When it does become too much or is, frankly, impossible the brother or sister must hope that their argument and the compassion of the superior are in their favour, and that the task will be taken from them. It is highly likely that the superior will agree – after all the labour that is done or not done effects the rest of the community – but it will have various factors that are considered. Has the individual been attentive to the Rule, or do they need to learn some hard lessons in tough love? Are they the sort that always complains, always mumbles, or is this out of character to their usual, amenable self? The superior will weigh carefully the situation and decide if there is a genuine need or not and make a choice. Whatever the superior decides must be accepted, even if that is for the task to remain with that particular person.

We can learn from the attitude that is inhabited by the monk in this scenario when it comes to the development of our spiritual life. As we progress on our pilgrimage through earth we will face many aspects of ourselves that need shaping. Sometimes this process is natural and we are like clay in the hands of a potter that, without much effort, can be moulded and something beautiful fashioned. There are also parts of ourselves that, through continued temptation and sin have become rough, jagged and hard. These need greater effort. The gentle potters hands must give way to the hammer and chisel of the sculptor as they are bashed and knocked off. The purgation of the soul is a painful process and one that requires our active participation, we may experience spiritual turmoil, we may wish to give up, to turn back and to hide from God, for fear of all that He is doing within us.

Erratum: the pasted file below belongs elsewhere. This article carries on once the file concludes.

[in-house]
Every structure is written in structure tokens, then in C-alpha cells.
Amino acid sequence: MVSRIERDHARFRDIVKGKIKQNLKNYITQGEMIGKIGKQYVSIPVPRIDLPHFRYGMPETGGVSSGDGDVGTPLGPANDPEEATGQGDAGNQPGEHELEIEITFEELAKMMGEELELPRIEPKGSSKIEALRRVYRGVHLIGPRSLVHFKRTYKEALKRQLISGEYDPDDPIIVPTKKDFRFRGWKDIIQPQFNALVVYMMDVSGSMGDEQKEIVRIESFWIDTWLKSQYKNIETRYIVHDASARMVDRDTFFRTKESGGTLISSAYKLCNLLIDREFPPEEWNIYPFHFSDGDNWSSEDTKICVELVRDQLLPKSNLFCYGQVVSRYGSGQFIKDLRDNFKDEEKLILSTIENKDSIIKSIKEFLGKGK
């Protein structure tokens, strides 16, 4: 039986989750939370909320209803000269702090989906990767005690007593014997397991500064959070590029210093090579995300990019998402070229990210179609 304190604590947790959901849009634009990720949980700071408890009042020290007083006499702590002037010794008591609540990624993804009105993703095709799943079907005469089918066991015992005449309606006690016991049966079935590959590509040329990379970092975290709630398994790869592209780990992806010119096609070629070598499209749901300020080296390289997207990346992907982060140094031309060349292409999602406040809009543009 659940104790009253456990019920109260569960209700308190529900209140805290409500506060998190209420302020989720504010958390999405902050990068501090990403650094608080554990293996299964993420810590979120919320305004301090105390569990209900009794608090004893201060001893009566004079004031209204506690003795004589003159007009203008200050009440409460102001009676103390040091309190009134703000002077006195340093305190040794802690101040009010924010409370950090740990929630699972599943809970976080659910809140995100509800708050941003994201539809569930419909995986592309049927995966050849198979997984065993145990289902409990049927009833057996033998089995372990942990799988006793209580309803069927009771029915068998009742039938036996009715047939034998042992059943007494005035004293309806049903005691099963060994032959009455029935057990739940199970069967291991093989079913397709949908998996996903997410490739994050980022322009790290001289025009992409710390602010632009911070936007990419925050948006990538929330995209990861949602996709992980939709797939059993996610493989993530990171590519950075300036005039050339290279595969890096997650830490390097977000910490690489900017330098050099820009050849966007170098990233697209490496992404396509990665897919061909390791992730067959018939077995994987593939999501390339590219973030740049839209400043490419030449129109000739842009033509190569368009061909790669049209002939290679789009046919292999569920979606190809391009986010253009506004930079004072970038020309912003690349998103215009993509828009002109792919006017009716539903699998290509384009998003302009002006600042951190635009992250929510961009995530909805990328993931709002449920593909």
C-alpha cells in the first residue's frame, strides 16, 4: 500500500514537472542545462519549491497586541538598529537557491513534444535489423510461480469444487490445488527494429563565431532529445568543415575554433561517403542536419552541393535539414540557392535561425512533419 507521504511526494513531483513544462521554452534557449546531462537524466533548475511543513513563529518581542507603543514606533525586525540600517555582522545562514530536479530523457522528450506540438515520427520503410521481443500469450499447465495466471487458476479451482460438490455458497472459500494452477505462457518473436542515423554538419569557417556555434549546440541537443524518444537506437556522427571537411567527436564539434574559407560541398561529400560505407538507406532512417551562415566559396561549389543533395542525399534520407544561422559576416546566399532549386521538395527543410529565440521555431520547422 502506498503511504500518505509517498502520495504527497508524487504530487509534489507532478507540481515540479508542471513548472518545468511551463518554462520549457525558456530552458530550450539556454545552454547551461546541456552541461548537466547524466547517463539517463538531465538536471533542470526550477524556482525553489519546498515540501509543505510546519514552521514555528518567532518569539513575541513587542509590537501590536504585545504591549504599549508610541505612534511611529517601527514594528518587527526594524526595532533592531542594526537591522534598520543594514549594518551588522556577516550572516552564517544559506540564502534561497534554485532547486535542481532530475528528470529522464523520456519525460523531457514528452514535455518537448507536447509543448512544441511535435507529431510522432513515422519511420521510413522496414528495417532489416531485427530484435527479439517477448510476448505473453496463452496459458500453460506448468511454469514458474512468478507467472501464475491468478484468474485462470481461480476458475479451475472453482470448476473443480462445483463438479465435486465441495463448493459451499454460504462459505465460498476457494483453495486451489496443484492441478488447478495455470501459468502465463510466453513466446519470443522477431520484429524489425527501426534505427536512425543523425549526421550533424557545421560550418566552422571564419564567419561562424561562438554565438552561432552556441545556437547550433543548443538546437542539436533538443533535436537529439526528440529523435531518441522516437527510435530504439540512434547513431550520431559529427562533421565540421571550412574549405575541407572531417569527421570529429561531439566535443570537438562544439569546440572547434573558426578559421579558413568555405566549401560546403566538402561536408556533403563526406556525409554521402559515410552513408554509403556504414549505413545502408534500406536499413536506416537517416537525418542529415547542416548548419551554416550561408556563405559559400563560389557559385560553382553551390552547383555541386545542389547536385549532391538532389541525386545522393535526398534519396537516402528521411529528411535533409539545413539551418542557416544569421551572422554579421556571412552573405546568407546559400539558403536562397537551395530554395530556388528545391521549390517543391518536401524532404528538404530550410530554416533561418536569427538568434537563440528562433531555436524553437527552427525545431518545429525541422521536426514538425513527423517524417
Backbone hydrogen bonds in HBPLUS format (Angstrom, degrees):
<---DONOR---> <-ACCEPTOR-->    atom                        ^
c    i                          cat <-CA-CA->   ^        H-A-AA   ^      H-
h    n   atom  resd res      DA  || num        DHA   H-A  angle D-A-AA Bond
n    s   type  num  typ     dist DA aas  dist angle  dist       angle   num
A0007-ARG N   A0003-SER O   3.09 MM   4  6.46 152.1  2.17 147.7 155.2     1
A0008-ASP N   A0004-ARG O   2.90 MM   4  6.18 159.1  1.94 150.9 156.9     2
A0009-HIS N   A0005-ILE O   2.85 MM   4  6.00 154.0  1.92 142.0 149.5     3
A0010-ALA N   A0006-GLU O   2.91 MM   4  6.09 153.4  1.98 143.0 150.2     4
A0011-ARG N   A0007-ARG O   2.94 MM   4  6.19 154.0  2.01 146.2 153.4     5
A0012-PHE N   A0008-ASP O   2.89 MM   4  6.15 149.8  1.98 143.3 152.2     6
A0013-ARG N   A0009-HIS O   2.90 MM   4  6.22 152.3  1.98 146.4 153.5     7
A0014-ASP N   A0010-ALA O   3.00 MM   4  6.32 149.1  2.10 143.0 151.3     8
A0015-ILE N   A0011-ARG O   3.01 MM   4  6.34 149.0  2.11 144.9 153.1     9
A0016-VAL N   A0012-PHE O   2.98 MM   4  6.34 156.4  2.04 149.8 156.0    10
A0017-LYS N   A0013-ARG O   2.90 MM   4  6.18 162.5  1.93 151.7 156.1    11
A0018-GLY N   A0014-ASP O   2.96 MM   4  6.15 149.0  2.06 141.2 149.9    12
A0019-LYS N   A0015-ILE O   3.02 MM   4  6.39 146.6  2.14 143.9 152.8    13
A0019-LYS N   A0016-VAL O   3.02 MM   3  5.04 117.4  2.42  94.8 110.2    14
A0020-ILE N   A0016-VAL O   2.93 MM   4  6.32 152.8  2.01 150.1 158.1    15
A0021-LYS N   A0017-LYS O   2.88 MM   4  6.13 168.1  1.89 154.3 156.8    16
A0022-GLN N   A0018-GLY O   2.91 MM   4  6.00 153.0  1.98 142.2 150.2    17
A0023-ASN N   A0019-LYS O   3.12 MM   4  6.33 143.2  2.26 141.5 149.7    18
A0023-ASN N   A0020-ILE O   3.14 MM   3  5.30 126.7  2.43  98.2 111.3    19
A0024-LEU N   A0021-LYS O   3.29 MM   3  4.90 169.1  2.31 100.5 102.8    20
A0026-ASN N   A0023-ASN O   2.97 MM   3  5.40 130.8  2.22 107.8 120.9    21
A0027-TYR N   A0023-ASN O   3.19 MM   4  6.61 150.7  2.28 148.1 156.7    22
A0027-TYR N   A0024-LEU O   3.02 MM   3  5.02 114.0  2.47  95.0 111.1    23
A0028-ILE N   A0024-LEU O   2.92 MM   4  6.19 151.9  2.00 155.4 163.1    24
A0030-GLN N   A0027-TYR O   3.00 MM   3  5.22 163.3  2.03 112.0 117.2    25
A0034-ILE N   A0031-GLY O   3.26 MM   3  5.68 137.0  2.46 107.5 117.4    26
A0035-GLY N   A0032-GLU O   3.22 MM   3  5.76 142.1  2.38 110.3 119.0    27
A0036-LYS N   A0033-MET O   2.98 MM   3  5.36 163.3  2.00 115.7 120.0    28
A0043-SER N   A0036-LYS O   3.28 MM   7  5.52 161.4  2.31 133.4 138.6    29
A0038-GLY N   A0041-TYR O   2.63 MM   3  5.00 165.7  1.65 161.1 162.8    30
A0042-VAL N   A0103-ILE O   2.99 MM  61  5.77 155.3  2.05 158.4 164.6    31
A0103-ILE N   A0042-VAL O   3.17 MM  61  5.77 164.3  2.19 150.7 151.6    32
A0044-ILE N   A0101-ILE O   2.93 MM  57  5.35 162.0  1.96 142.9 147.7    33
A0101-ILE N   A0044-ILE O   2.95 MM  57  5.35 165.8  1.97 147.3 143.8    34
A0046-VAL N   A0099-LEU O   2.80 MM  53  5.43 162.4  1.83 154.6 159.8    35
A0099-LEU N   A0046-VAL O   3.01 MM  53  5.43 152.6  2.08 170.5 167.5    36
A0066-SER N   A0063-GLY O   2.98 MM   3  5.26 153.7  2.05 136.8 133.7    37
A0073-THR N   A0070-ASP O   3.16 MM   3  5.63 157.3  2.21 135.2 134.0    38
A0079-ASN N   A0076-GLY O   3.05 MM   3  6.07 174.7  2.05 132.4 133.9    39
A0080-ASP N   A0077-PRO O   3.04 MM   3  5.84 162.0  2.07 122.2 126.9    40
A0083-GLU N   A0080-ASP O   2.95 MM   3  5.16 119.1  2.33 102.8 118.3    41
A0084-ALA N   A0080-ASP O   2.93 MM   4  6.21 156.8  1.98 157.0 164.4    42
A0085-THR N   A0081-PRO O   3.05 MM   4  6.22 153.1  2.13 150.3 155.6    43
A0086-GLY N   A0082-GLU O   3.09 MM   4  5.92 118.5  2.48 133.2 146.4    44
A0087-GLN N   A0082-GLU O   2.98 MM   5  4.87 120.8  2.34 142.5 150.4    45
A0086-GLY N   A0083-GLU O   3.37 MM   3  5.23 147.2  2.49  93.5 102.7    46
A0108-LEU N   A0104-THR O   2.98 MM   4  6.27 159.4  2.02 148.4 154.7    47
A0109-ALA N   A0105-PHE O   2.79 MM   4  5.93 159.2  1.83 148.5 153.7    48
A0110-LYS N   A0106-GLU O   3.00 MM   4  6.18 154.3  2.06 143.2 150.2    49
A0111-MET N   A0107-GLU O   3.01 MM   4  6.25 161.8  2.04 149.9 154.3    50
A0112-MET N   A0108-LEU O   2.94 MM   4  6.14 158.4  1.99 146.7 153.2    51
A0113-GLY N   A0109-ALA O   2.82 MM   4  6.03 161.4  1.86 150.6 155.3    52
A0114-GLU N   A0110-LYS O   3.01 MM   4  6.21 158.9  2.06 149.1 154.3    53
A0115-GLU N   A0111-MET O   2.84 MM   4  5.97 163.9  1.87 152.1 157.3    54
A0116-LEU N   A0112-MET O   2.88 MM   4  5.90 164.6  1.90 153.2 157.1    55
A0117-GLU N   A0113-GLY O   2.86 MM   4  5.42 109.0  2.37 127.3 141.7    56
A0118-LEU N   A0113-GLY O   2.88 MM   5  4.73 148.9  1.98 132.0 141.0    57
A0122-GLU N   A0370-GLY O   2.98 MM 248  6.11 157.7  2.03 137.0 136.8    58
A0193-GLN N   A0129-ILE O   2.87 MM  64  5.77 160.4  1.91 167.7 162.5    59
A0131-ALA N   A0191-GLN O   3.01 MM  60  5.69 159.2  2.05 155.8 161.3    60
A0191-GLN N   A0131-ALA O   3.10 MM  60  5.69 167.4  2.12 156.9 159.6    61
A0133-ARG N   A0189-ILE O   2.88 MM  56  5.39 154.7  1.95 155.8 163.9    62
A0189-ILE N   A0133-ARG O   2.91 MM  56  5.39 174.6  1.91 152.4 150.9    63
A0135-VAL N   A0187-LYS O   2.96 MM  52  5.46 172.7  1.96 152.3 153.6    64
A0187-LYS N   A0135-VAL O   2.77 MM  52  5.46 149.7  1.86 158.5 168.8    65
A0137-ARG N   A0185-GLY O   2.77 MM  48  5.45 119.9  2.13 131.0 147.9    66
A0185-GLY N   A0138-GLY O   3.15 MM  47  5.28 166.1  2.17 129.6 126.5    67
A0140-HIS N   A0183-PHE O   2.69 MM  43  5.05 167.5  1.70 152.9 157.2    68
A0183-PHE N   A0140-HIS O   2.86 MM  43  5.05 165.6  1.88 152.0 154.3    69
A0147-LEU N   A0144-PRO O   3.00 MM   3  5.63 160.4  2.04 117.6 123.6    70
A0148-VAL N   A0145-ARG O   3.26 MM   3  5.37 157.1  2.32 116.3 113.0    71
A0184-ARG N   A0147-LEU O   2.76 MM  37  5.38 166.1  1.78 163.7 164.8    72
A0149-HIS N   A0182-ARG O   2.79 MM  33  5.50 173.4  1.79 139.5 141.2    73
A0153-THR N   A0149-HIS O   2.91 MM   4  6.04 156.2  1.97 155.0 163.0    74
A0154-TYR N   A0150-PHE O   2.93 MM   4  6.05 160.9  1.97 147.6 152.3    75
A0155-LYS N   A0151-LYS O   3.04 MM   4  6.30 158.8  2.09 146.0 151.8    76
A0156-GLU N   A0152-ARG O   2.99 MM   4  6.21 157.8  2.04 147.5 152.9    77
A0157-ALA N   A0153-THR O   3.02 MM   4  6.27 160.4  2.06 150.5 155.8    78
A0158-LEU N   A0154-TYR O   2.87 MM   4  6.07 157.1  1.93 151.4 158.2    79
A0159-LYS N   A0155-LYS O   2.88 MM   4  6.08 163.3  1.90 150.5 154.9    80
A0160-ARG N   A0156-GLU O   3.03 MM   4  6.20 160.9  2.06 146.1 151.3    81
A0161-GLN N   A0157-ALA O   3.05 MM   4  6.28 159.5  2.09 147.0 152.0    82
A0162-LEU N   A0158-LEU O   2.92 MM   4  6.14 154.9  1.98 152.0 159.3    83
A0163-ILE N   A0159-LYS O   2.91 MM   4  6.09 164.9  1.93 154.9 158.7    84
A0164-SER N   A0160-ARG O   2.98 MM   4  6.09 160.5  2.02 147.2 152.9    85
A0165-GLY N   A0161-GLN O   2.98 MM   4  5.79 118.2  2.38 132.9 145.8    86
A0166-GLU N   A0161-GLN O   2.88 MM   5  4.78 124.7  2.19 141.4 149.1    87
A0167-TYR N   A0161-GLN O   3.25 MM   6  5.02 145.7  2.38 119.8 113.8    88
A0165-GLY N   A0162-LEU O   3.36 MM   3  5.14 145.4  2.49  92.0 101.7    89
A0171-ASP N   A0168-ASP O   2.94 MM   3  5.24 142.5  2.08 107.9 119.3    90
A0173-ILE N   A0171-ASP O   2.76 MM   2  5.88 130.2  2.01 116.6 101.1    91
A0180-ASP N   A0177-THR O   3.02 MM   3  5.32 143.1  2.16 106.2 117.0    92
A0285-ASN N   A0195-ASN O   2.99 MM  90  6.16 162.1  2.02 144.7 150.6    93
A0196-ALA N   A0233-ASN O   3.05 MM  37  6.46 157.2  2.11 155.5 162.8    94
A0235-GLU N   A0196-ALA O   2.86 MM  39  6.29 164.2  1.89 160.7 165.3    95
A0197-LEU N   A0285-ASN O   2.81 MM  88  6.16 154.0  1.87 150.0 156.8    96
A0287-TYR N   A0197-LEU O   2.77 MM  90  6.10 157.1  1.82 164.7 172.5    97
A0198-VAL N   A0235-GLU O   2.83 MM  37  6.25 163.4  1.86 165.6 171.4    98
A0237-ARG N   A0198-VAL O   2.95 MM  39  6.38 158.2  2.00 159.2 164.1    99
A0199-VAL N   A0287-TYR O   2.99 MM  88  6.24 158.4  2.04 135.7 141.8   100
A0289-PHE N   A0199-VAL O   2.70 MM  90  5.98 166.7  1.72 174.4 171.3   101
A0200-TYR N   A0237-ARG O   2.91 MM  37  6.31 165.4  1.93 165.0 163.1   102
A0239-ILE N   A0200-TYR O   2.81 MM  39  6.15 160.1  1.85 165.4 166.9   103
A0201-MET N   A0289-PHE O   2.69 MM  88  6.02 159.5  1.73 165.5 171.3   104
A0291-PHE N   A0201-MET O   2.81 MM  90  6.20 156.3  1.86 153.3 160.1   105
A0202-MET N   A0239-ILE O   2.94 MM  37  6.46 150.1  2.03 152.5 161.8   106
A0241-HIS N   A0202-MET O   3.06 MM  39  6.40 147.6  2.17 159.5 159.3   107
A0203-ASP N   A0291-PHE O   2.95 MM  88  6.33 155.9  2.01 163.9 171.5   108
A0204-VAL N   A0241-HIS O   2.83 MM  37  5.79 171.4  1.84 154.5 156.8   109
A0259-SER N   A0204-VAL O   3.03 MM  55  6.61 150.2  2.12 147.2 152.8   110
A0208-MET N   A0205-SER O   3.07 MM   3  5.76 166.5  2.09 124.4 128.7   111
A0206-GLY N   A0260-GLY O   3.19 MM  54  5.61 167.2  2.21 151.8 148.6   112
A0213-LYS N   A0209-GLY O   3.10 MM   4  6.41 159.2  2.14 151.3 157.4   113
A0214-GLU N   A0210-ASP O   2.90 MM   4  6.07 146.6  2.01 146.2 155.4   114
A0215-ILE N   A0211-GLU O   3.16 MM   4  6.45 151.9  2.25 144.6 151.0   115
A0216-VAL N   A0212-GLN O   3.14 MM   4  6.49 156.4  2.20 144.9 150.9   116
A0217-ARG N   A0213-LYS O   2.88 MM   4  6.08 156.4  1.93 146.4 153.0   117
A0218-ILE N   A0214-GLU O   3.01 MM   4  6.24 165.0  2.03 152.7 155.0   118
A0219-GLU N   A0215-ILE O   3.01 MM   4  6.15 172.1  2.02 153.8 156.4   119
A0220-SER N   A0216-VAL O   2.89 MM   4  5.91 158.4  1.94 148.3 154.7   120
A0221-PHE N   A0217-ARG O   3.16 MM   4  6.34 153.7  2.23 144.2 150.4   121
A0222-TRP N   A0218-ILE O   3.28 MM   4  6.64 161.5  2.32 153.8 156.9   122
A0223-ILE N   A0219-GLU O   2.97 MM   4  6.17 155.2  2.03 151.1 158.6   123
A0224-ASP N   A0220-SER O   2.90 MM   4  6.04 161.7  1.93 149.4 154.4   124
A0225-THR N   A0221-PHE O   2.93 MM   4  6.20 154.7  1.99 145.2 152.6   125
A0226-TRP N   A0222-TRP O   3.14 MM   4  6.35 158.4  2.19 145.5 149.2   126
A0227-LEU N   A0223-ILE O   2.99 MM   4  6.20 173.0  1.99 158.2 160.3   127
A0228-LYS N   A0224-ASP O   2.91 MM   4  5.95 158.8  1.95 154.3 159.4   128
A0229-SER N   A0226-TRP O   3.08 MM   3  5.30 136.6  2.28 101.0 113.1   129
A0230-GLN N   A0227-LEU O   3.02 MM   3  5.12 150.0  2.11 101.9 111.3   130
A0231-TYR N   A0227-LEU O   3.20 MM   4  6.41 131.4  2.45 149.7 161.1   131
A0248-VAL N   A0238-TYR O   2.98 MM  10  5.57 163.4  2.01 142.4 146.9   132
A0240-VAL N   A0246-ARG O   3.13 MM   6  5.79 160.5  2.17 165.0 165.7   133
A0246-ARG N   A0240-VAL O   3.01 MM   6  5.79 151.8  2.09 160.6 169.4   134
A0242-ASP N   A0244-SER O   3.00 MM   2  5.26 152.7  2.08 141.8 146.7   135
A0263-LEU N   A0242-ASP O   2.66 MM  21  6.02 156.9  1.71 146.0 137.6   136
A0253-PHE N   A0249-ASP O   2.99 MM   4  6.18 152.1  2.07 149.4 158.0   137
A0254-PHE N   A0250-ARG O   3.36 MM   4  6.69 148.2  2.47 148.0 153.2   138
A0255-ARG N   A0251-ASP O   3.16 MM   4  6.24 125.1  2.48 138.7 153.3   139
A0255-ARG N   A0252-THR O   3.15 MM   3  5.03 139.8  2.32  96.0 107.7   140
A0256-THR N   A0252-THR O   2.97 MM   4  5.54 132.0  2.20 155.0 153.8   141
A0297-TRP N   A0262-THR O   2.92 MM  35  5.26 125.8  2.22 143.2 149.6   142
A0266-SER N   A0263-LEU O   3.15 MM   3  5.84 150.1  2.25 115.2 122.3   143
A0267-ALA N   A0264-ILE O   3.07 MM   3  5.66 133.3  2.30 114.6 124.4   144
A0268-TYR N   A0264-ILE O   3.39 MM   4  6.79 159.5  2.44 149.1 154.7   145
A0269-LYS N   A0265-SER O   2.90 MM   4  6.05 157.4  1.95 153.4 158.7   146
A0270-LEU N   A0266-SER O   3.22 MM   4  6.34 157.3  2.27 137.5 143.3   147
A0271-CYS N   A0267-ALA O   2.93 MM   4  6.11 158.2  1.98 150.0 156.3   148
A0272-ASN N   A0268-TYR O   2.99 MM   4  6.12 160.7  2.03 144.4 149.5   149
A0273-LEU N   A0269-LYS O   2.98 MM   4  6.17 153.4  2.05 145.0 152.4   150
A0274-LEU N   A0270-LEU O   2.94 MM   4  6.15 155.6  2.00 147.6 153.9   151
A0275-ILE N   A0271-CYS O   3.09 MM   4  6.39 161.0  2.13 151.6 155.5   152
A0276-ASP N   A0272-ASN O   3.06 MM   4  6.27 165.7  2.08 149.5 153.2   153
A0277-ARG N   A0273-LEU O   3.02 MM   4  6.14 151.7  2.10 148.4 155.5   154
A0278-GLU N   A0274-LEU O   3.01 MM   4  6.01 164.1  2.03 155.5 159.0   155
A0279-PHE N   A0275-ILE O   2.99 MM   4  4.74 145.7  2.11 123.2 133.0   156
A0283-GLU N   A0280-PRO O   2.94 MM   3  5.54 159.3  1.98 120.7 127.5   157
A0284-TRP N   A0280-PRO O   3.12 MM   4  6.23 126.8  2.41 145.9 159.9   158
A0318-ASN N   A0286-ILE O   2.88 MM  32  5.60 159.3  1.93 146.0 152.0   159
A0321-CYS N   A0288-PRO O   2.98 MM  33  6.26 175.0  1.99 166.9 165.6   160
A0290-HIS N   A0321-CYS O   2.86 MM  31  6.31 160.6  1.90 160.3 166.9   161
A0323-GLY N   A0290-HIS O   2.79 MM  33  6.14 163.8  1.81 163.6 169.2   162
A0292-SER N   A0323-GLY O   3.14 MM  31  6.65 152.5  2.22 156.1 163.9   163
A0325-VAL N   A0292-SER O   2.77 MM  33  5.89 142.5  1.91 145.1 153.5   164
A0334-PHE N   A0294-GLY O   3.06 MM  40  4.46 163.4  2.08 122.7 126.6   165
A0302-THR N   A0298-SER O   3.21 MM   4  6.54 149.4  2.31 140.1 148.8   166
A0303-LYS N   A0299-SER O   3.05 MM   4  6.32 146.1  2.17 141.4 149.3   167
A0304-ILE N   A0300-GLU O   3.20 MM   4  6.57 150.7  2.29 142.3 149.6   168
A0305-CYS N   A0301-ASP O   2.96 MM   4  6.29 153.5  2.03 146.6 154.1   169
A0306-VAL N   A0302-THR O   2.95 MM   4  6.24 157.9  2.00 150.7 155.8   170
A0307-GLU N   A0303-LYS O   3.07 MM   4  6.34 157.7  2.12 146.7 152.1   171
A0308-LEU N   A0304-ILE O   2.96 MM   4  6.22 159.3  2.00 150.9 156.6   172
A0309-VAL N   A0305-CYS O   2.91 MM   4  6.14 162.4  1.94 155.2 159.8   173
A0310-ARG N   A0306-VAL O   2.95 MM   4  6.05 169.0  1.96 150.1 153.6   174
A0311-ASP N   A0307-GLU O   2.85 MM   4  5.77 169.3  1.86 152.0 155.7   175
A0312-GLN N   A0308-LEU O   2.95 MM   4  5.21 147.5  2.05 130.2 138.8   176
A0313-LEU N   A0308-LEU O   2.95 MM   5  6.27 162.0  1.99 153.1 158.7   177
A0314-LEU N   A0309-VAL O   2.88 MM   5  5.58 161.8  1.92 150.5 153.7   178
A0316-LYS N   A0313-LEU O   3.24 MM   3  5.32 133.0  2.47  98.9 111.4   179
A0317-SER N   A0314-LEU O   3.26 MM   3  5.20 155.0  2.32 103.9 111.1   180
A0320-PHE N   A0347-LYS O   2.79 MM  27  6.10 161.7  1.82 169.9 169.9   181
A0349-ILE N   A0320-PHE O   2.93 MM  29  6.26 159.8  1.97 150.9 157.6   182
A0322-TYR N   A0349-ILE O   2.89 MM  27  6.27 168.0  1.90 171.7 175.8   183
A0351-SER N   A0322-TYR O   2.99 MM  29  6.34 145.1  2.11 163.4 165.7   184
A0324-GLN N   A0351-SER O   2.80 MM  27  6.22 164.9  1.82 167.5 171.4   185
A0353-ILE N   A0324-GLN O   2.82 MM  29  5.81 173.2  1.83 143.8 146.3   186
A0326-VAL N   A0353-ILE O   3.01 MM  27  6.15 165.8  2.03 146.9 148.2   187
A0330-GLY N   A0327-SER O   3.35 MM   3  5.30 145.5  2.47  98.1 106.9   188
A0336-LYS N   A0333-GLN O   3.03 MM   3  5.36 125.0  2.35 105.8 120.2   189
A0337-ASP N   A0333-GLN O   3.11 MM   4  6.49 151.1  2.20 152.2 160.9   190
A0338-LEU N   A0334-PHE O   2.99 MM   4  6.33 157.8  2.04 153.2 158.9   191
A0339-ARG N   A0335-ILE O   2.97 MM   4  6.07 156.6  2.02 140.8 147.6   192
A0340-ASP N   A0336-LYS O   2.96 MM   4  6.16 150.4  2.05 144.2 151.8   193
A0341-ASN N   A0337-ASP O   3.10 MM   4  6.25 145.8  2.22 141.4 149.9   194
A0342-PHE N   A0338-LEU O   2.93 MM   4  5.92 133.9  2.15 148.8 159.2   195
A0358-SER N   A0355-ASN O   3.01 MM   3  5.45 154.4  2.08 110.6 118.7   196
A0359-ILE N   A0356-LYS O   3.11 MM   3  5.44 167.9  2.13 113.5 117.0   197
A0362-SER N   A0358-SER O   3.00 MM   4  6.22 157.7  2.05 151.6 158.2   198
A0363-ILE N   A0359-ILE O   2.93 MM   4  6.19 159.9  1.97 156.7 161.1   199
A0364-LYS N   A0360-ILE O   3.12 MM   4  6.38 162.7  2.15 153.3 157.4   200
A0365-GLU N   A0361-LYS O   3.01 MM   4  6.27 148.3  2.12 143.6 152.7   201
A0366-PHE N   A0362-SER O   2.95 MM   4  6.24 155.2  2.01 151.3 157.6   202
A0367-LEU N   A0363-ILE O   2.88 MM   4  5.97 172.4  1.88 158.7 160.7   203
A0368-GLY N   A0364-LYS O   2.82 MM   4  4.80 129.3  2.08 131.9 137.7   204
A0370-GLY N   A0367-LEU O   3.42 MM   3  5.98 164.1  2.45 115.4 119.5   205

The task set before us is one of perfection – God wants us to recapture the image in which we were created, to be modelled on Christ, to be perfect, as we were at the dawn of creation. That is an impossible task for each of us – the burden of it crushing, even the idea so immensely incomprehensible it can be overwhelming – where do we even begin? If we do not have the humility that Benedict attempts to instil for physical labour, if we balk at the first sign of a hard task of the flesh – we will get nowhere with our spiritual labour, which can be more burdensome still.

The physical labour that the monk or nun undertakes, even when they do not wish to, is to built a residence within the body and translate that into the spirit. We too need to undertake our physical acts for the good of our soul – to make our confession, to kneel and pray, to participate in the life of the church, to be the hands and feet of Christ in the world, carry Him to the poor, proclaim Him in the markets. These are hard tasks and ones that we may shy away from, but it is what has been left to us. Like the obedient monk or nun to their superior, who is Christ in the monastery, we must be obedient to the call of God, who is Christ in our lives.